Publication: Mail and Guardian Issued: Date: 2004-03-05 Reporter: Editorial

One Comrade, One Company



Mail and Guardian

Date 2004-03-05



Web Link


One comrade, one BMW; one comrade, one tender.
Bugger the grassroots; scramble for the boardroom
Tear off the T-shirt; put on the pin-stripes

Ten years on, how the African National Congress chant has changed. This week, we delve further into the heart of ANC Inc to reveal the extent of business involvement of the ANC Youth League. It is an investigation that has taken many weeks to reveal the maze of corporatism that is now the league.

Financial services, mining, forestry, property ... there is hardly an economic sector the young comrades of the ANC have not done, or at least tried to do, a deal in. Such entrepreneurial zeal would leave the likes of Richard Branson gob-smacked; though we dare to think it must have the league's progenitor Anton Lembede, who is the memory behind Lembede Investments, the league's holding company turning in his grave.

Whereas Lembede, Oliver Tambo and the other leaders of the youth league spent their time driving campaigns to make politics mass-based, their successors have presided over an era of unprecedented turn-off from organised politics by young people.

It will not affect the ANC in this year's election, but come the 2009 and 2014 elections, their lack of attention to the detail and strategy of politics will be sorely felt.

Politics aside, for that is a matter of interpretation, what else is wrong with the youth league's corporatist deviation?

The league's secretary general Fikile Mbalula said this week that he is acting in his personal capacity. It is a rationale that comes up again and again. It is used to explain how ANC secretary general Kgalema Motlanthe and treasurer general Mendi Msimang moonlight as oil traders with the secretive businessman Sandi Majali. It is used to explain why ANC spokesperson Smuts Ngonyama is also part of a consortium vying for big deals.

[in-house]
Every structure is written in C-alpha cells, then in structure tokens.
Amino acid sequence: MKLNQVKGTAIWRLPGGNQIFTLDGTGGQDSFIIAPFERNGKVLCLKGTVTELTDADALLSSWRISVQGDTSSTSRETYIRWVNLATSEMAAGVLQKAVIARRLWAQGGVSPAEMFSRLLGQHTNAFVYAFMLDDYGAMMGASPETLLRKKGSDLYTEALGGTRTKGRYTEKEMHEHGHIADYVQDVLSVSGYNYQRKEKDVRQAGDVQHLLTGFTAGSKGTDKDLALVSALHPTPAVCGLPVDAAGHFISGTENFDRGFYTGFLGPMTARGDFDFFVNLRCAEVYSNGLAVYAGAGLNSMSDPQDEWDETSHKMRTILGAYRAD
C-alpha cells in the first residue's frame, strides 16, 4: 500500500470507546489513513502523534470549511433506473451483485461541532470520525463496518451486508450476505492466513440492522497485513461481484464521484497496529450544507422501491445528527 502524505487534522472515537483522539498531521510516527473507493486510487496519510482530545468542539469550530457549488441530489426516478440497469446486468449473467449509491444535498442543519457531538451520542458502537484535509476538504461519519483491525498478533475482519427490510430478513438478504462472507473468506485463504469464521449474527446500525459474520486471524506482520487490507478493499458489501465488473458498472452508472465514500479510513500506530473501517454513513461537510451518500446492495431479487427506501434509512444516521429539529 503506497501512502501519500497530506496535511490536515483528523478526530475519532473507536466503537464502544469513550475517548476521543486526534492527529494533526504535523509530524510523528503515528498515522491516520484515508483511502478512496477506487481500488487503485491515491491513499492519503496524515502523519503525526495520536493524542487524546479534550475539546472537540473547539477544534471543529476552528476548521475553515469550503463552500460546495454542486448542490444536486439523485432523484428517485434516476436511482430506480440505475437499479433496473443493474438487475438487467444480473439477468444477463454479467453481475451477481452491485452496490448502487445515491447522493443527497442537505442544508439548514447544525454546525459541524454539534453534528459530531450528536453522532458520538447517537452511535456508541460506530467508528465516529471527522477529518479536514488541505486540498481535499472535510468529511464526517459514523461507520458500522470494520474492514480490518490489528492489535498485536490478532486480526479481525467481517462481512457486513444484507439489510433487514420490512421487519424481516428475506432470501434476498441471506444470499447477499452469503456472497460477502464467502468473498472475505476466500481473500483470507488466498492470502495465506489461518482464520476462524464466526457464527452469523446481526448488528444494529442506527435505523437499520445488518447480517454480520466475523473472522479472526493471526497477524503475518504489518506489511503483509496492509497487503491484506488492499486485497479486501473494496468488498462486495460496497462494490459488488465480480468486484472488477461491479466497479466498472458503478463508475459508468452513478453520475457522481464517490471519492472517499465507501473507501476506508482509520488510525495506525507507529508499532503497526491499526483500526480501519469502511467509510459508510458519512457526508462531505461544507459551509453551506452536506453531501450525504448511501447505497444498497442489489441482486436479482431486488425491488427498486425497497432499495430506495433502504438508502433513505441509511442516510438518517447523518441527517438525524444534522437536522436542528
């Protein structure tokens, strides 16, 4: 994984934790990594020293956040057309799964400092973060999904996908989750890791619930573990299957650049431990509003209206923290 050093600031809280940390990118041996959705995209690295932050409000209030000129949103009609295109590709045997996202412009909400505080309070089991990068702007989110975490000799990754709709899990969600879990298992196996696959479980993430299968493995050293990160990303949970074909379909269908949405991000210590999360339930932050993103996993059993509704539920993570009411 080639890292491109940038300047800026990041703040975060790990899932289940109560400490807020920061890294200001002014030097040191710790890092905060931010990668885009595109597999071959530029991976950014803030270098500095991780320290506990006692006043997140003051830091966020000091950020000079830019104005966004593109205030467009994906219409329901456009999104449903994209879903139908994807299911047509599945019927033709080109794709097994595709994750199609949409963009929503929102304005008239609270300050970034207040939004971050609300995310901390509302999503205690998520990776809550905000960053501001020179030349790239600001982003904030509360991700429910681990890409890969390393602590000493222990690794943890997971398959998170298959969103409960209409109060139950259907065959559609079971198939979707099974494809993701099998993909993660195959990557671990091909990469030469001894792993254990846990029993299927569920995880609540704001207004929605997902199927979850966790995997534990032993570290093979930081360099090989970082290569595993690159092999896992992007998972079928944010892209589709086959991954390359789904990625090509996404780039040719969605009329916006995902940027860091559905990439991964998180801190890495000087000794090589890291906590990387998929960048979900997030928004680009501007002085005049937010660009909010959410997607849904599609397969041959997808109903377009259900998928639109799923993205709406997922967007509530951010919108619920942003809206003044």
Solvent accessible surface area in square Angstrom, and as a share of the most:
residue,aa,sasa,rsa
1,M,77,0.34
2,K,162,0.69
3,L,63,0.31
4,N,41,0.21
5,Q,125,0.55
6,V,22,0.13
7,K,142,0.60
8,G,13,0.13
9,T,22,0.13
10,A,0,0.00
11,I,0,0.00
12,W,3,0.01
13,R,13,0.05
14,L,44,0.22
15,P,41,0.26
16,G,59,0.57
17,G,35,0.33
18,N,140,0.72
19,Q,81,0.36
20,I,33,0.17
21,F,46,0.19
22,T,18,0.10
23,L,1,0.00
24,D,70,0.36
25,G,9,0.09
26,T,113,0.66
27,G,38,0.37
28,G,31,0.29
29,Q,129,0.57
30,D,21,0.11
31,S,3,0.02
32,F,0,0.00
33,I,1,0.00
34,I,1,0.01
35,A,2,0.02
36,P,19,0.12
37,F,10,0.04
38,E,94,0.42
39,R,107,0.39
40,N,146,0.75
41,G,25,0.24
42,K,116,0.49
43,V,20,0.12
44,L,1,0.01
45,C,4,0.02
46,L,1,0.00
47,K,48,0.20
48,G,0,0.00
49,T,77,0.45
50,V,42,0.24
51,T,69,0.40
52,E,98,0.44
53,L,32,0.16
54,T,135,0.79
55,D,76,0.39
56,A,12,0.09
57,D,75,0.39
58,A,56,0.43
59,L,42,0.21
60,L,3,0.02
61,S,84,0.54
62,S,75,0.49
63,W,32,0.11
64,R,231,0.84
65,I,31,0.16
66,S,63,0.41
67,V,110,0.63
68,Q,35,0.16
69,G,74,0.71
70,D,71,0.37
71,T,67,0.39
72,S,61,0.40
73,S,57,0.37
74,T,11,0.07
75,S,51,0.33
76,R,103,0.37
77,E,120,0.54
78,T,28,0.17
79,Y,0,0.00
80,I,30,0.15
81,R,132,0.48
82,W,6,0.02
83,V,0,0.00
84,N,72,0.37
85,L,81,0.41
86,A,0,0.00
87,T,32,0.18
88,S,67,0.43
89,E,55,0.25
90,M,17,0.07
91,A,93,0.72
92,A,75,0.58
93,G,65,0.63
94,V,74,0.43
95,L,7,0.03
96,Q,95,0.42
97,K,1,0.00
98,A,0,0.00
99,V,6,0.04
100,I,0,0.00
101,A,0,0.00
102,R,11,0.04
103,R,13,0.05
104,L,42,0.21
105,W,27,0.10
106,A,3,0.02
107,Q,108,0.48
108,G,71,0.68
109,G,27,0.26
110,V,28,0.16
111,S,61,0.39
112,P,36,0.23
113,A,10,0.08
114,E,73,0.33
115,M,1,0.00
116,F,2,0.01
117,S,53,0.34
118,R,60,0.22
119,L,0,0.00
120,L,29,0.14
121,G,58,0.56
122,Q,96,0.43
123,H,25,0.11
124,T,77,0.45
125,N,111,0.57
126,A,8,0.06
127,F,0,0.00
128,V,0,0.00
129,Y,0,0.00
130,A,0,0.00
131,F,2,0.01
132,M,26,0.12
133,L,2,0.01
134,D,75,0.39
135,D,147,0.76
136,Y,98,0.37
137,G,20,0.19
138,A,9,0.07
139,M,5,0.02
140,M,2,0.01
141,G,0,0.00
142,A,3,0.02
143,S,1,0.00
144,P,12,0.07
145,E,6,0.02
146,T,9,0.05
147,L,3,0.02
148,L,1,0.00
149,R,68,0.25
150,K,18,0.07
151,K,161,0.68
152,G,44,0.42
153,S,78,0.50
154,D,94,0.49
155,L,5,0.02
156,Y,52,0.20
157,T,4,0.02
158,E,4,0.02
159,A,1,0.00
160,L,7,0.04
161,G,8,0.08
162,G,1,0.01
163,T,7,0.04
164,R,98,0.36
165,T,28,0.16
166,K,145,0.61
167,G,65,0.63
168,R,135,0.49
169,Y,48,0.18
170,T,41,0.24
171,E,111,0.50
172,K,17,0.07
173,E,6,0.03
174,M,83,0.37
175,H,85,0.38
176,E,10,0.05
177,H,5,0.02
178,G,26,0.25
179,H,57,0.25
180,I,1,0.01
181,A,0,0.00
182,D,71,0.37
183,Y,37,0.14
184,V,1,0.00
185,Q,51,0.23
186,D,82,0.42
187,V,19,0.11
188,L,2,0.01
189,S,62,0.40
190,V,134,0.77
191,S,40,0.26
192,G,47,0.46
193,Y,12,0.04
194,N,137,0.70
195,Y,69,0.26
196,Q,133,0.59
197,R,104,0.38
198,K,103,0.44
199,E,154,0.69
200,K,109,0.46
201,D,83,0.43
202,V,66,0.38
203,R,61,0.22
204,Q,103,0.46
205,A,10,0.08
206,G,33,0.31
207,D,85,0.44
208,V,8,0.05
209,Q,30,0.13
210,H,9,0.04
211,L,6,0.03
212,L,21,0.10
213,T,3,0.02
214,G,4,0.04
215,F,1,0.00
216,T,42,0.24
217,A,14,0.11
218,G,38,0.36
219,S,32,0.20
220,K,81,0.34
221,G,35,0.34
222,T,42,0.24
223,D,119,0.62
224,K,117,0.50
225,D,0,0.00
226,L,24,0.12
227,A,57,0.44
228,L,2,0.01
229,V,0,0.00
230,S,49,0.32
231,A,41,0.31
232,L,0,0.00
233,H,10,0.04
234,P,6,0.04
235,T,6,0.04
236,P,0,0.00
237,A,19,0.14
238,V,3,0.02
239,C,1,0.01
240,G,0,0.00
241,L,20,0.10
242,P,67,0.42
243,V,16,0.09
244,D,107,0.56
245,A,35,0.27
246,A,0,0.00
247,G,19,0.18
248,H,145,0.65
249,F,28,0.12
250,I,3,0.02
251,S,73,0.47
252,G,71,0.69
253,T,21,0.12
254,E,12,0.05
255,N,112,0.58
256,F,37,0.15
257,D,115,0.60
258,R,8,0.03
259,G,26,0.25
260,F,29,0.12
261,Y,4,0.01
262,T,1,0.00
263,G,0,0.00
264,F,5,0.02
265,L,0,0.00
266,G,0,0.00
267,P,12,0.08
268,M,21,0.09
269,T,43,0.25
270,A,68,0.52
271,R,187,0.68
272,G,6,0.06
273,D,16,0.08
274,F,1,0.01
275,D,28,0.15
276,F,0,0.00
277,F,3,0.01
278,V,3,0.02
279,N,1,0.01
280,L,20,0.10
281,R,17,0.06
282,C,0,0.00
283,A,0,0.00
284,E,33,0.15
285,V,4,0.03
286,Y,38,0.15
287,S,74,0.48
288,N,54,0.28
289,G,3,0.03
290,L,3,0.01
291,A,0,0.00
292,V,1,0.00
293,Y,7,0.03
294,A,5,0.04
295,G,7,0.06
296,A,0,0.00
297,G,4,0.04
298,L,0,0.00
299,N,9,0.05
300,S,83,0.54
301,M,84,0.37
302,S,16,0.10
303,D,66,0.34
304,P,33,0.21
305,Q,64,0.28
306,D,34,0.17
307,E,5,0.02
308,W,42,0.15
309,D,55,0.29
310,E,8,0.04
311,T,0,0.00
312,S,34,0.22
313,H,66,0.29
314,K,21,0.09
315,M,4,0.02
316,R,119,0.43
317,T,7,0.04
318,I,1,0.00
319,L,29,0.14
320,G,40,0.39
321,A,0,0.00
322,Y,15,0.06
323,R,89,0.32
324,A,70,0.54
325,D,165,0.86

The argument is that the ANC leaders are also citizens free to do business; that to query their shareholdings is to encroach on private space. This is nonsense, because they are also leaders and paid officials of the ruling party. Business leaders are not lining up to do business with them because of their acumen with a balance sheet, or knowledge of the oil industry, or ability to run a mine.

Their attraction lies in their tantalising proximity to power; in their perceived ability to swing a tender; in their knowledge of how the ANC works and thinks; in their ability to get a feisty policy softened.

That a wily party like the ANC cannot see what is happening is equally gob-smacking; but quick profit often blinds people to principle. The ruling party needs to get right out of business; its officials must choose between business and politics they cannot have them both.

A carrot and stick approach could work. For democracy's sake, we need to give serious thought to following the social democratic models of funding political parties in more wholesome ways.

And the stick: political parties and their office bearers should be barred from business to get back to the trenches.

Why they had to crush Aristide Jean-Bertrand Aristide was re-elected president of Haiti in November 2000 with more than 90% of the vote. He was forced from office on Sunday by people who have little in common except their opposition to his progressive policies and their refusal of the democratic process. With the enthusiastic backing of Haiti's former colonial master a leader elected with overwhelming popular support has been driven from office by a loose association of convicted human rights abusers, seditious former army officers and pro-United States business leaders.

It is obvious that the characterisation of Aristide as yet another crazed idealist corrupted by absolute power sits perfectly with the political vision championed by President George W Bush. Though this is not to ignore his failings in office: his corruption and use of militias to fight his battles.

The vilification of Aristide has been carefully prepared by repeated accusations that he rigged the elections in 2000. But an exhaustive and convincing report by the International Coalition of Independent Observers concluded that "fair and peaceful elections were held" in 2000 and, by the standard of the presidential elections held in the US that same year, they were positively exemplary.

A major reason for the vilification of Aristide is that he never learned to pander unreservedly to foreign commercial interests and stuck to his guns over wages, education and health.

He remained indelibly associated with what's left of a genuine popular movement for political and economic empowerment. For this reason alone, it was essential that he not only be forced from office but be utterly discredited in the eyes of his people and the world.

As Noam Chomsky has said, the "threat of a good example" solicits measures of retaliation that bear no relation to the strategic or economic importance of the country in question. This is why the leaders of the world have joined together to crush a democracy in the name of democracy.

Guardian Newspapers 2004

With acknowledgement to the Mail and Guardian.